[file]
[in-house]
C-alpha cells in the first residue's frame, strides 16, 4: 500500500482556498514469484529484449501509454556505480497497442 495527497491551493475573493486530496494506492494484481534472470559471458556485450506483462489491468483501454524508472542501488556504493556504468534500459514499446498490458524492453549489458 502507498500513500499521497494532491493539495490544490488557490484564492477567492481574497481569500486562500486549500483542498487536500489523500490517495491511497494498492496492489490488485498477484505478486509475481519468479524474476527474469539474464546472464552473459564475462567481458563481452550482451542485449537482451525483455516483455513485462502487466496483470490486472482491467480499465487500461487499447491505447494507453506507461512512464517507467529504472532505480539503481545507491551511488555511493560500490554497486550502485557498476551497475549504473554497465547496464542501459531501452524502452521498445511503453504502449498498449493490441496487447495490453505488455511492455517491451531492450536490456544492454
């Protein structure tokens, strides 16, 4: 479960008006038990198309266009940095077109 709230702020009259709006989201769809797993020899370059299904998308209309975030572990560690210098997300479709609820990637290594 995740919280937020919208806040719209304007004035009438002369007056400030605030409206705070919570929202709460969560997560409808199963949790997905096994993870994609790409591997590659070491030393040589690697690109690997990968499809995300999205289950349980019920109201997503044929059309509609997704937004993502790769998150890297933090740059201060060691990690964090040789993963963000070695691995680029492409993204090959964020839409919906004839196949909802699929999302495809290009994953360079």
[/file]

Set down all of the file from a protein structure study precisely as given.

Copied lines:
[in-house]
C-alpha cells in the first residue's frame, strides 16, 4: 500500500482556498514469484529484449501509454556505480497497442 495527497491551493475573493486530496494506492494484481534472470559471458556485450506483462489491468483501454524508472542501488556504493556504468534500459514499446498490458524492453549489458 502507498500513500499521497494532491493539495490544490488557490484564492477567492481574497481569500486562500486549500483542498487536500489523500490517495491511497494498492496492489490488485498477484505478486509475481519468479524474476527474469539474464546472464552473459564475462567481458563481452550482451542485449537482451525483455516483455513485462502487466496483470490486472482491467480499465487500461487499447491505447494507453506507461512512464517507467529504472532505480539503481545507491551511488555511493560500490554497486550502485557498476551497475549504473554497465547496464542501459531501452524502452521498445511503453504502449498498449493490441496487447495490453505488455511492455517491451531492450536490456544492454
């Protein structure tokens, strides 16, 4: 479960008006038990198309266009940095077109 709230702020009259709006989201769809797993020899370059299904998308209309975030572990560690210098997300479709609820990637290594 995740919280937020919208806040719209304007004035009438002369007056400030605030409206705070919570929202709460969560997560409808199963949790997905096994993870994609790409591997590659070491030393040589690697690109690997990968499809995300999205289950349980019920109201997503044929059309509609997704937004993502790769998150890297933090740059201060060691990690964090040789993963963000070695691995680029492409993204090959964020839409919906004839196949909802699929999302495809290009994953360079």